The western massasauga (pronounced mass-a-saw'-ga) rattlesnake is one of the smallest rattlesnakes. Unlike its eastern relative, the western massasauga is lightly colored with dark brown blotches along its back or dorsal side that strongly contrast with the lightly colored soil and plants of the prairie. Its underbelly is light with some dark spots. The head has a series of nine large scales or plates on the top and there is a dark broad lateral stripe along each side.
It is a stout bodied snake with a triangular shaped head. There is a heat sensitive pit located between the eye and nostril. This pit is larger and positioned lower on the face than the nostril.
The massasauga has a rattle on the end of its tail. The rattle is comprised of a series of interlocking segments that make a buzzing noise when the tail is vibrated. The scales are keeled (have a dull, no-gloss surface) and the anal plate is single. The rattle’s small size makes it difficult to detect, often causing it to be confused with common water snakes
A pit viper, this snake has heat-sensitive pits on each side of its head, between the nostril and eye. These help the snake to find warm-blooded prey animals, especially at night. The venom of the massasauga rattlesnake is hemolytic, which means it breaks down red blood cells in its victim. Although it is highly toxic, very few humans have died from a massasauga bite.
To avoid detection by prey or predators its coloring provides the snake with camouflage that is perfect for hiding among long grass and other vegetation. Its camouflage combined with the way it moves makes it very difficult to spot. It is most active from April to October during the day, in the spring and fall. During the warm summer months it becomes more active at night. Young massasaugas may use tail luring, moving their tails in such a way as to attract a frog or a lizard. Once the prey is close enough the snake attacks. Adults tend to use an ambush approach when hunting, holding still until the prey animal is about one third of its body length away. The strike happens very quickly and the fangs are sunk into the prey’s body. After injecting the venom, the snake often pulls away to avoid injury, waiting for the animal to die, swallowing them after the animal is dead.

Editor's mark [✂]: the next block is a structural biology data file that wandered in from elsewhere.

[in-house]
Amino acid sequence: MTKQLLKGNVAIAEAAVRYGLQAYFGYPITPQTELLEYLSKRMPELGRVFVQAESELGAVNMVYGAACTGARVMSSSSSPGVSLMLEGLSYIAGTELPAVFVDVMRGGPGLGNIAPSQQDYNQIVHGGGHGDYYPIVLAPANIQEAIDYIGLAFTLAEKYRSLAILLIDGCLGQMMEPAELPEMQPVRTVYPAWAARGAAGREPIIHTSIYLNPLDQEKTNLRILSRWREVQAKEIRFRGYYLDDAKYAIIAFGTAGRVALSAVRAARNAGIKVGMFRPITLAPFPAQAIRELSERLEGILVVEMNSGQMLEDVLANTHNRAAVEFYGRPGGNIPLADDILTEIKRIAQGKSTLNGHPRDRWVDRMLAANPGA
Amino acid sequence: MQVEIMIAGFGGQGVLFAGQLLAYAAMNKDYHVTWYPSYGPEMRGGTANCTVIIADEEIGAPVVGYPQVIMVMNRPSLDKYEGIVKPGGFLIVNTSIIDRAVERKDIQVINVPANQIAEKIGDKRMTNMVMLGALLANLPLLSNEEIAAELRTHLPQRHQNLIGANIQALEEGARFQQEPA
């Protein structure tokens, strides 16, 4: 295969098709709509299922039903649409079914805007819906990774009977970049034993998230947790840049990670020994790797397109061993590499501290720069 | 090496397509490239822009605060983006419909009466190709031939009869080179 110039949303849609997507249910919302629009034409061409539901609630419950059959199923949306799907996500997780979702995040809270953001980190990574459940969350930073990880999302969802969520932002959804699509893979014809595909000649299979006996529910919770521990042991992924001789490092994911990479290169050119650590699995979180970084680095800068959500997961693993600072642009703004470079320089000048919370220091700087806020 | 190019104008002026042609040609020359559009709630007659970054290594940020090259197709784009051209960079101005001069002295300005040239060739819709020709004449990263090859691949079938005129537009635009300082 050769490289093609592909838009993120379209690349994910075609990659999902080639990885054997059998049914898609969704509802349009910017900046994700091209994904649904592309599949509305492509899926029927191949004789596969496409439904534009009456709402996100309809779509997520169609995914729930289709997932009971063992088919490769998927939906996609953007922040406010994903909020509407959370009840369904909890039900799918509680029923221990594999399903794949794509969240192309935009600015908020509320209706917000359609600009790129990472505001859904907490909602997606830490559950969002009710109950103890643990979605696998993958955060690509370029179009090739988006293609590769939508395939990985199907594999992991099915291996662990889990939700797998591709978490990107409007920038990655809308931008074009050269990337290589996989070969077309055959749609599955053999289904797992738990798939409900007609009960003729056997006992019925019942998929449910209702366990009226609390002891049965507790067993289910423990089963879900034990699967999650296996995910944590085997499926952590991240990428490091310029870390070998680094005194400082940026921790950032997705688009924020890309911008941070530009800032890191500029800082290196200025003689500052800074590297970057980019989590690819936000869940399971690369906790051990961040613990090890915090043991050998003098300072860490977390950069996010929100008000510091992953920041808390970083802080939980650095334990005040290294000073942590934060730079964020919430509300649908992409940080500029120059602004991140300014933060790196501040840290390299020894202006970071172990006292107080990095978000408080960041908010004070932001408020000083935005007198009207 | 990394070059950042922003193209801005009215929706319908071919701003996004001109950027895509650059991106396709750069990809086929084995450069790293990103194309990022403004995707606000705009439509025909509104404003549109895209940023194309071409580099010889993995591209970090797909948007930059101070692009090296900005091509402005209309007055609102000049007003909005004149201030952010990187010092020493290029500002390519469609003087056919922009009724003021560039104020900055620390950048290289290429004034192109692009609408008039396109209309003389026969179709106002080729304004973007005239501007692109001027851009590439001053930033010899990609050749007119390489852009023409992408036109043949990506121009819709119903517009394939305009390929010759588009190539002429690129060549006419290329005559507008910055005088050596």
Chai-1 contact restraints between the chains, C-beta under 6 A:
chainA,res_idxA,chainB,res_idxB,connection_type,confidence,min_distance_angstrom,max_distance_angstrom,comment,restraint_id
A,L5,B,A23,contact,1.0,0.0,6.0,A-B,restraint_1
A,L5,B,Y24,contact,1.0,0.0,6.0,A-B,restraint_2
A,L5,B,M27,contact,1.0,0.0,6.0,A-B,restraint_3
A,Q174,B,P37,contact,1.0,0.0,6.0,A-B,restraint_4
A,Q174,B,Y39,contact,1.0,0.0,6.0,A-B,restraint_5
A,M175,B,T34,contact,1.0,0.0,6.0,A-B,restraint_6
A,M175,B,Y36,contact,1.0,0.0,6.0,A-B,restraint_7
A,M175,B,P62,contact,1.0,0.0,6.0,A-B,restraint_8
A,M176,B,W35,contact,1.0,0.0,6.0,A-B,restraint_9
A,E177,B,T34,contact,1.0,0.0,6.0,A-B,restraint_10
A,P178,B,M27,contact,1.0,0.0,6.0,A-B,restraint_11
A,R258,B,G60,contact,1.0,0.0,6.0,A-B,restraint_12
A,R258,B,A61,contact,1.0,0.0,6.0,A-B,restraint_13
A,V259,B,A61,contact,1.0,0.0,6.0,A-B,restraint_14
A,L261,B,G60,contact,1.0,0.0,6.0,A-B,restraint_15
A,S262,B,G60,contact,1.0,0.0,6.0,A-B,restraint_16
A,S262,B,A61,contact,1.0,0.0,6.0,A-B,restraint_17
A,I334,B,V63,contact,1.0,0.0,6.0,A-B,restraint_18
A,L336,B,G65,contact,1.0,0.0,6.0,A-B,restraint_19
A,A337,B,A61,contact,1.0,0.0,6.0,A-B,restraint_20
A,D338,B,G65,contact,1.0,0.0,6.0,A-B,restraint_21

During the spring males leave their hibernation sites and begin searching for food and mates. This may lead to an encounter with another male, resulting in combat. Generally the combat occurs only when a female is present. The males intertwine the anterior portions of their bodies while spiraling upward. The victor is determined by the male who forces his opponent to the ground. Often both snakes topple over and continue wrestling.
The winner of these matches usually mates with the nearby female. To court the female, the male actively tongue flicks the dorsal surface of the female's body. As the courtship ensues, the male's head begins to move to and fro in a jerky yet rhythmic motion. Eventually mating will occur. If his intentions are undesired, she will shove the male aside by using an arch of her coils.
Females are ovoviviparous, meaning they give birth to live young, rather than laying eggs externally. Young are born in late September to early October. The female gives birth to nine to 14 young measuring nine to 13.5 inches. The young snakes stay in their birth place for the first four to five days. They generally leave the area after they have shed their skin for the first time. The young are totally independent and the female provides no maternal care. They are typically born under a log, wood pile, or in abandoned mammal burrows.
In some populations, females only reproduce every other year. The average gestation period is between two to four months. By three years of age the young are sexually mature and are able to reproduce.
The rattles are actually modified scales with a bony core. Each time the snake sheds its skin a new "button" is added to the rattle, therefore these rattles do not tell the snake's age, but the amount of times the animal has shed its skin. Massasaugas can shed their skin between 3 and 5 times a year, depending on their health and growth rate.
The western massasauga (pronounced mass-a-SAW-ga) rattlesnake gets its name from the Chippewa language. Massasauga means "great river mouth," which describes the snake’s habitat.
Presently their populations tend to be fragmented, and the species is considered in trouble in many areas across its range. The most serious threat to this snake species is habitat destruction.
Their survival is also threatened by humans who kill them on site because they are venomous. In some areas their den sites are destroyed intentionally. People will also travel long distances to collect snakes for “rattlesnake roundups” during which thousands can be killed. They are also popular in the pet trade and unfortunately fall victim to car tires as they bask on warm pavement.
The Western massasauga rattlesnake is now a candidate for federal listing under the United States Endangered Species Act. If the species is eventually listed as threatened or endangered, it will qualify for legal protection, including habitat protection.
|Did YOU Know?|
|The venom of the massasauga rattlesnake is hemolytic, which means it breaks down red blood cells causing its victim to die from lack of oxygen. Even though this snake's venom is incredibly dangerous, very few people actually die from a bite since lit|
|Length:||13 to 36 inches, with 18 to 26 inches as the average length. Males are generally large than females.|
|Average Lifespan:||In the wild the average lifespan is 14 years; longer in a zoological institution.|
|Wild Diet:||Mainly rodents, but will also consume lizards, frogs, small birds and other snakes.|
|Predators:||Raccoons, hogs, skunks, foxes, hawks, and eagles.|
|USFWS Status:||Considered endangered in many states.|
|Where at the Zoo?||Small Animal Building|